Democrats in the State Legislature can usually rely on Dean Singleton’s Denver Post editorial board to come out swinging on their behalf. It has become so predictable that it’s only newsworthy when the Post ed board decides not to do so.

Their most recent editorial on the election reform bill — a bill written by the left-wing Common Cause without even consulting the chief election officer in Colorado — is a major exception.

In the editorial, they blast Democrats for pushing same-day voter registration into the bill, as it’s something that election experts take issue with — election experts that Democrats willfully ignored.

We have concerns, however, about the bill’s move to same-day voter registration. We worry the bill mandates a timeline that is too aggressive, particularly since it relies on technology that hasn’t been tested.

…Secretary of State Scott Gessler, who opposes the bill, makes persuasive arguments about the cost and difficulty of creating such a program on a fast-track basis. They must devise specifications, write the software and test it before the fall elections.

Democrats would have had this input had they included him in the creation of the bill, but they didn’t. Rep. Dickey Lee Hullinghorst, D-Boulder, told us Gessler, a Republican, was excluded because he had “neither a willingness nor a common goal” in pursuing election reforms.

Gessler can be a prickly presence and has had a hand in creating the animosity that exists between himself and Democrats. Perhaps he now sees how it affects his ability to function as secretary of state.

With majorities in both legislative chambers and a Democratic governor, Democrats apparently see no need to consult Gessler. Yet, by cutting him out of the bill-drafting process, they lose the expertise of the professionals who work in his office.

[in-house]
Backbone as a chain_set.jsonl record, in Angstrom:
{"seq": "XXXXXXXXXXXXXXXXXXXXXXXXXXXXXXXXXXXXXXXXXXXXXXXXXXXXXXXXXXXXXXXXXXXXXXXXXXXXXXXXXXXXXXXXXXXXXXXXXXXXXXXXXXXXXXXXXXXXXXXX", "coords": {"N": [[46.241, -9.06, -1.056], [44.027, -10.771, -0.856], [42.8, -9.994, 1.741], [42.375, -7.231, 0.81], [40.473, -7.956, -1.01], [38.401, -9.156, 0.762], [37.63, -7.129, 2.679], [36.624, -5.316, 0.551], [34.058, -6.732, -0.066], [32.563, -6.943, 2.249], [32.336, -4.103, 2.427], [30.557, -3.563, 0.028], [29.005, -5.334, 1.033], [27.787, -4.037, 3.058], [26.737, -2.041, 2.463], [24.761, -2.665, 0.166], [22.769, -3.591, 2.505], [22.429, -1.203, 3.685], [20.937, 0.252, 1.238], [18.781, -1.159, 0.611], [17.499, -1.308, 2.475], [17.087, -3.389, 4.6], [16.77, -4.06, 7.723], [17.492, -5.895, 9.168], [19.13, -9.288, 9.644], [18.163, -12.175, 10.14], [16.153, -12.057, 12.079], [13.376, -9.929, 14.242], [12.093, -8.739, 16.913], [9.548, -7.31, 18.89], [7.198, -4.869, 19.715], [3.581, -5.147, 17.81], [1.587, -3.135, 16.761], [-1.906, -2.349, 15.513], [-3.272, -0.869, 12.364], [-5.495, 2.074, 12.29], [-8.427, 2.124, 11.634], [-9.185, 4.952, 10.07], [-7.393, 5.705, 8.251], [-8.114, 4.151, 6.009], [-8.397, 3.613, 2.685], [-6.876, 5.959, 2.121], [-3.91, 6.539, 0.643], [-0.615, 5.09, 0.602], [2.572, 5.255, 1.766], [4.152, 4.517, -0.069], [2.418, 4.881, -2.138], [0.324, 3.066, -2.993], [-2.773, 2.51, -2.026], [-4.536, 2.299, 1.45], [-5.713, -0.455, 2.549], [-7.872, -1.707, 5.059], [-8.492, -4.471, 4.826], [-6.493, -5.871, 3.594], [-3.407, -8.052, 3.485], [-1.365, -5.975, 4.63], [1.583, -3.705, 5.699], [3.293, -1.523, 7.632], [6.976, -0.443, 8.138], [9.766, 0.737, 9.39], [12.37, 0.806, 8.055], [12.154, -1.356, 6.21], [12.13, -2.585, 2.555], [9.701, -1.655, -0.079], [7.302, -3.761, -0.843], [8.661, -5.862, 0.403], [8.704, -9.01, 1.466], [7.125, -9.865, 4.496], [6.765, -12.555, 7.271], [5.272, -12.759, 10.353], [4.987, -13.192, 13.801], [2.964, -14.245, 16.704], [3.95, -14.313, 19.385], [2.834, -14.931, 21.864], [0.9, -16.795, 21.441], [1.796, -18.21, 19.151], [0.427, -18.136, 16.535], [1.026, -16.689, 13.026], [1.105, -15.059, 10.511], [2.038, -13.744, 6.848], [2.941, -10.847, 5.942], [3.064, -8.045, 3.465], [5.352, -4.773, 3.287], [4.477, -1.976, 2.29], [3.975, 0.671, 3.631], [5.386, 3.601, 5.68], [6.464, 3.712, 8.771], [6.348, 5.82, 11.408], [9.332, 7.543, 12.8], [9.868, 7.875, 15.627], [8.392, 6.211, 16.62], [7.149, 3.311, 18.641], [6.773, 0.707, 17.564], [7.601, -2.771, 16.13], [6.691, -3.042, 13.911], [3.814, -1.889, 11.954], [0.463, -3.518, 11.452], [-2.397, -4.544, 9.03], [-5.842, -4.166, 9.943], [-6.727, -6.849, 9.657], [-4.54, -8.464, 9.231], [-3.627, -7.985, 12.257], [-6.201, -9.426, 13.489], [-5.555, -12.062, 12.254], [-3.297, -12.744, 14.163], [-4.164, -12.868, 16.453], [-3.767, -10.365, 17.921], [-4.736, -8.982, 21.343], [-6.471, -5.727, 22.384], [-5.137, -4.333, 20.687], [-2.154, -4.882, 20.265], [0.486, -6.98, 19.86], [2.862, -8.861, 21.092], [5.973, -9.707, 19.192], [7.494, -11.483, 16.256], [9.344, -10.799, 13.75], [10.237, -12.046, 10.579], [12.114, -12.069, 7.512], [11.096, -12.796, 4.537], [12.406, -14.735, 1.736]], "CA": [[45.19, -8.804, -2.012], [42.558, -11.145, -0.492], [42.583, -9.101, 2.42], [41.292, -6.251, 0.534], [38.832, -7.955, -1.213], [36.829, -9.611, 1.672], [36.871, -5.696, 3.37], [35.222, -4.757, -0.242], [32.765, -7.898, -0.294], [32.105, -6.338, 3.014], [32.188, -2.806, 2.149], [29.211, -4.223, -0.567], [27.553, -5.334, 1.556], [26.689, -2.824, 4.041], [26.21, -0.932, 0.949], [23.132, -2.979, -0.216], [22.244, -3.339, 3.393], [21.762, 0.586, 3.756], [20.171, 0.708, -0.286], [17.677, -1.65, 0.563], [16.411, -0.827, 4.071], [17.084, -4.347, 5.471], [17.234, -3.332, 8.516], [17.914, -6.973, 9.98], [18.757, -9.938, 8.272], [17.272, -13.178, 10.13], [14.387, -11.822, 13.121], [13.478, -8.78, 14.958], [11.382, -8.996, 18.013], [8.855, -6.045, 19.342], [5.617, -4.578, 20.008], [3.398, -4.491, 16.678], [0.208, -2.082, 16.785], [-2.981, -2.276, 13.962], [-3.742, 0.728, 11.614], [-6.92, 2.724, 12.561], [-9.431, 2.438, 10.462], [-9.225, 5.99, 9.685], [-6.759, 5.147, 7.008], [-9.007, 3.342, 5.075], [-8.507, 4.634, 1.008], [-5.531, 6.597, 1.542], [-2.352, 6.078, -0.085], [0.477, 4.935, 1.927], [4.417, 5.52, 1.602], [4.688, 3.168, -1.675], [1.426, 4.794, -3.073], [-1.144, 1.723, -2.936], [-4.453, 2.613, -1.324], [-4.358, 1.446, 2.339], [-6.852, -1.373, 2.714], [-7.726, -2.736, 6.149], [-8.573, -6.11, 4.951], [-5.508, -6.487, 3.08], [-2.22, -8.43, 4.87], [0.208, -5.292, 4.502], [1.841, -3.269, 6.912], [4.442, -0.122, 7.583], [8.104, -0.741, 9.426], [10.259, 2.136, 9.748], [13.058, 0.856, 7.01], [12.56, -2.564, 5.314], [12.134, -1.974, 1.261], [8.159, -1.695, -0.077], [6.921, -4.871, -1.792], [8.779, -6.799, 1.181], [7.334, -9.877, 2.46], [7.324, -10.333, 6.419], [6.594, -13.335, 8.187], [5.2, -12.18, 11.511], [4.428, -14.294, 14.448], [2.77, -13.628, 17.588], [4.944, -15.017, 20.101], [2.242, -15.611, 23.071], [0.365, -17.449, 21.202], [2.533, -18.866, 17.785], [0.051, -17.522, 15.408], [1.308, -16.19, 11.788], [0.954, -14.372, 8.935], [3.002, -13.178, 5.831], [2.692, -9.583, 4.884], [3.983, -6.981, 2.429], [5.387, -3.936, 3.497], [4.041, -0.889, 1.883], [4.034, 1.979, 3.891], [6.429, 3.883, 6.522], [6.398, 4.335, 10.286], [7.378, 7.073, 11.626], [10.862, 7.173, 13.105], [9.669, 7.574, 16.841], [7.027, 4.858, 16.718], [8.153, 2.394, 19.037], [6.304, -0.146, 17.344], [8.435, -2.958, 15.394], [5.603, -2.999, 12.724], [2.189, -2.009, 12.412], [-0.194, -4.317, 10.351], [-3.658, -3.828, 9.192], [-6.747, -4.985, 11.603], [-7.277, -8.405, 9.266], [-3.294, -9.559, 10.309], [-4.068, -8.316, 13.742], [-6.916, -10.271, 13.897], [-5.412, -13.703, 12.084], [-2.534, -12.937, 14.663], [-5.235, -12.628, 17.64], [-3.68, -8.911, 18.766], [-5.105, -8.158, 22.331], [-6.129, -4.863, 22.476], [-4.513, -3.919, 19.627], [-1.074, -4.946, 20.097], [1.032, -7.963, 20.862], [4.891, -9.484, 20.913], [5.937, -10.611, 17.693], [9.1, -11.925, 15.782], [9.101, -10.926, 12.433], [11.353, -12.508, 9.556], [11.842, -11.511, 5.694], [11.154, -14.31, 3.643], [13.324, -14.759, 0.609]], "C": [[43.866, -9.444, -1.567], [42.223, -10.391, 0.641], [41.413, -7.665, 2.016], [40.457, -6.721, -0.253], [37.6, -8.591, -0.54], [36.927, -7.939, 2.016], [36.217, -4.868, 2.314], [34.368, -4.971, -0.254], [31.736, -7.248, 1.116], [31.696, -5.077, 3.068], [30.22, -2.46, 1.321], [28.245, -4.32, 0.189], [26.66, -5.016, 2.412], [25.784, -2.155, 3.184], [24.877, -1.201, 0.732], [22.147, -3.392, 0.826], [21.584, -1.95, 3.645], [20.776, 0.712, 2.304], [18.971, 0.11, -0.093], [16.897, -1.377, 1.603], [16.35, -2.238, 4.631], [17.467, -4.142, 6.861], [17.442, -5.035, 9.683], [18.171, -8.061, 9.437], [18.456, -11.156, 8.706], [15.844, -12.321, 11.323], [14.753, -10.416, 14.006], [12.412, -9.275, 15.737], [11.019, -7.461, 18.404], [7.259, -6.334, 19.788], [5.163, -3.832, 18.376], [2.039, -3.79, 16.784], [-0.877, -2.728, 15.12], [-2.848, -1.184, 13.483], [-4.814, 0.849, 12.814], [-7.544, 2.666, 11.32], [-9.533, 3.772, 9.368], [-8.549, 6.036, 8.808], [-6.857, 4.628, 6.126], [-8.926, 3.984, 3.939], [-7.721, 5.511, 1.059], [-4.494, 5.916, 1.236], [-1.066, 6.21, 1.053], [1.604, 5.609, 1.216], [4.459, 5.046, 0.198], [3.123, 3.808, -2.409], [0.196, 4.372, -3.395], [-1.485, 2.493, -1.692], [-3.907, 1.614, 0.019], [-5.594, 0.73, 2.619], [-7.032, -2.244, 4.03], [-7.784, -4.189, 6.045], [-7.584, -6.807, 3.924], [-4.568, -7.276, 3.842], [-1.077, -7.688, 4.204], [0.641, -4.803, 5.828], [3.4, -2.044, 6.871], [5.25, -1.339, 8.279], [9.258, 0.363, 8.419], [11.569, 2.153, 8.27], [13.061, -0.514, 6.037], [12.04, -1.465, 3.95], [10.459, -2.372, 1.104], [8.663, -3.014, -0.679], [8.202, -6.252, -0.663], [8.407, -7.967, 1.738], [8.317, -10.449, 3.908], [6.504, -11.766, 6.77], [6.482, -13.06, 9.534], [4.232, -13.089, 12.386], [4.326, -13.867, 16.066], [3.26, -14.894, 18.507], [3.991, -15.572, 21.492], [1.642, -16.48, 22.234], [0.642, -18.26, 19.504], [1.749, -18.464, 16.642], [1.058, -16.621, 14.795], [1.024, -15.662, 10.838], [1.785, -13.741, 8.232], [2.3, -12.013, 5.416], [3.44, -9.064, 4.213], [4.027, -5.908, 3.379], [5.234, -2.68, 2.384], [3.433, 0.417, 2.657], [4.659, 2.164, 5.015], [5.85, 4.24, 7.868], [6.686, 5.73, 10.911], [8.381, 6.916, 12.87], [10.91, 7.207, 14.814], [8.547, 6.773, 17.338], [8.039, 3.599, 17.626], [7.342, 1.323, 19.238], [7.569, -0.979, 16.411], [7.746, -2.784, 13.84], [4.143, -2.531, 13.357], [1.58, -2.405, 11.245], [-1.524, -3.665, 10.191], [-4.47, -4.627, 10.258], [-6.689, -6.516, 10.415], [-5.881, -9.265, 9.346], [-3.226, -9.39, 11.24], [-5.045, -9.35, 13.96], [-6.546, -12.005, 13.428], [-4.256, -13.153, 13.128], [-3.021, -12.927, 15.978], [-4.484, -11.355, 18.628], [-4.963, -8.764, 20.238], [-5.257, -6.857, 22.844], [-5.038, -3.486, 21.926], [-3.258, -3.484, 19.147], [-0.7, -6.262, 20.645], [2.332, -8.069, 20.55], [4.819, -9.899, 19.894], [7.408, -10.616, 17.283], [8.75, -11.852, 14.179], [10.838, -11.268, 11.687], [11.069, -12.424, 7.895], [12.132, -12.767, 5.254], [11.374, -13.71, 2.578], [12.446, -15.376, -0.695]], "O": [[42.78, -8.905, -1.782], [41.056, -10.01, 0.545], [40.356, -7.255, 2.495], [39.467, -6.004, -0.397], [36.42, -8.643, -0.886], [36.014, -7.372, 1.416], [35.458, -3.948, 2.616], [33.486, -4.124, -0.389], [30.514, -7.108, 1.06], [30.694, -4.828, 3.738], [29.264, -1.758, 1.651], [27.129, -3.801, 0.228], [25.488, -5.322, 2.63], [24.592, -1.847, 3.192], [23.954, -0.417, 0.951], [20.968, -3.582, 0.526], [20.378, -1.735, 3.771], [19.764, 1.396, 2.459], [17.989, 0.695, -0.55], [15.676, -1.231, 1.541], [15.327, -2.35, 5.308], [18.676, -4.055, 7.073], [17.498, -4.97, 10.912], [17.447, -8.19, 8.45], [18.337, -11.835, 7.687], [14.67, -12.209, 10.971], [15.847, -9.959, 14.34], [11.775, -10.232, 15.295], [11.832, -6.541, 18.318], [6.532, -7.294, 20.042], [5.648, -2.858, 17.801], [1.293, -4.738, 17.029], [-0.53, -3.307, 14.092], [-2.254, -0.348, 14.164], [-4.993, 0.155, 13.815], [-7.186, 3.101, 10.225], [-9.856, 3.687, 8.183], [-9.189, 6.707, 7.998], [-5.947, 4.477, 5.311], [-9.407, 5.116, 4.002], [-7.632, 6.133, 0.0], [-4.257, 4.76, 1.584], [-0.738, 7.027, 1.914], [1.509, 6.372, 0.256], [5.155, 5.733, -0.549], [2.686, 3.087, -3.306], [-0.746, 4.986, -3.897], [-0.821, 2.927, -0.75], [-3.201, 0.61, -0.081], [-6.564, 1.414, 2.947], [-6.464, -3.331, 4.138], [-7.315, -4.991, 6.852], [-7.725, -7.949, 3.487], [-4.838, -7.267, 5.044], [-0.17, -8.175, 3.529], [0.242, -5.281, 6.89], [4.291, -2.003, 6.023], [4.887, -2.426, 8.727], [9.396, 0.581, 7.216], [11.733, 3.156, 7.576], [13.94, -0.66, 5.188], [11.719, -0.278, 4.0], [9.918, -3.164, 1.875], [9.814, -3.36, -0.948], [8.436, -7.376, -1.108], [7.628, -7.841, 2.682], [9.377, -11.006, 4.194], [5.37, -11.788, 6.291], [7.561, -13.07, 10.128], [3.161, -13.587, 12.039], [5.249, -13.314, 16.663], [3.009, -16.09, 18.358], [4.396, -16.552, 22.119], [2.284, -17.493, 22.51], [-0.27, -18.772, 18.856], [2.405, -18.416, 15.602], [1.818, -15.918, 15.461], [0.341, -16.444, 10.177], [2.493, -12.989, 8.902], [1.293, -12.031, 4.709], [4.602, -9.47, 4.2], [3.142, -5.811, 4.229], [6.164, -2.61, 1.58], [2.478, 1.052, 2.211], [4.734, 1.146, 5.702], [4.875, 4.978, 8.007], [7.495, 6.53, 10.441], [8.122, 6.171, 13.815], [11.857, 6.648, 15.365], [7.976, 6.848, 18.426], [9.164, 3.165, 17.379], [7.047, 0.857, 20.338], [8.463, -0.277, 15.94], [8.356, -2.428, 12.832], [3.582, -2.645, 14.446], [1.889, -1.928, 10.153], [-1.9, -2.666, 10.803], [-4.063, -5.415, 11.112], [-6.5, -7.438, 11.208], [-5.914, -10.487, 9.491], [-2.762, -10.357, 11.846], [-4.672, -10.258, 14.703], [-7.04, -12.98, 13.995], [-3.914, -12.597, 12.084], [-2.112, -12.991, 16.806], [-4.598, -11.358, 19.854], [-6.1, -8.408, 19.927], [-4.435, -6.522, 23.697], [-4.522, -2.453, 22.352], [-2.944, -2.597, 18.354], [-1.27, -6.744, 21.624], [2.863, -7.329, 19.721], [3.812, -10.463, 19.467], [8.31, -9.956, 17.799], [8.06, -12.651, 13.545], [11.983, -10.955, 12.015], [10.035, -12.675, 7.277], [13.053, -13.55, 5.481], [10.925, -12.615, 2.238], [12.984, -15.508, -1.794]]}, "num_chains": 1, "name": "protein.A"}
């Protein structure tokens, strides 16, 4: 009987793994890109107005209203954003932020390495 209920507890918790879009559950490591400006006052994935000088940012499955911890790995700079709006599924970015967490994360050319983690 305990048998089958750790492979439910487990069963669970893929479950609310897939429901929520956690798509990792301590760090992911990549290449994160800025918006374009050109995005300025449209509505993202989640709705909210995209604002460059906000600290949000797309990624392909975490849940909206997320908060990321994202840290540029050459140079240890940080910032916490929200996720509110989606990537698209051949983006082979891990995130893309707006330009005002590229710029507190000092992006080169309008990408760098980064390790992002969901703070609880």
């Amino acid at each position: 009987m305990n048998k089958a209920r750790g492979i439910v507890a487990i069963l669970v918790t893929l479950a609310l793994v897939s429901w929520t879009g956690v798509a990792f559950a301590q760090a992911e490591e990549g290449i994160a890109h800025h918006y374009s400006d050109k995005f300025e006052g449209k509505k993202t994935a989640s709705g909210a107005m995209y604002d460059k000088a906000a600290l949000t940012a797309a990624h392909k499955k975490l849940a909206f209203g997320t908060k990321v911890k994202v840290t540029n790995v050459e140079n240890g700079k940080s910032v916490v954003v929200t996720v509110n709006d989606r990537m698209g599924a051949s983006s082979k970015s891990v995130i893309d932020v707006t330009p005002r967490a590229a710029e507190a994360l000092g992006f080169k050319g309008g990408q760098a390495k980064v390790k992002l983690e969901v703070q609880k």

Let it be noted that the Post editorial board never loses an opportunity to personally insult Gessler. Even when they are agreeing with the substance of his argument, they make sure to note how unlikeable he is to them and other liberals…as if that somehow excuses Democrats for writing bad legislation.

If the relative likability of legislators was a reason to exclude them from the legislative process, we don’t think much would get done at the Capitol. There are plenty of unlikeable people involved in Colorado politics, but voters are not likely to take that as a valid excuse to write bad legislation.

Whether any amendments are offered to correct this serious threat to electoral integrity will be an interesting test: do Democrats care about election integrity, or, as critics have been howling, is the bill just a mechanism for partisan gain?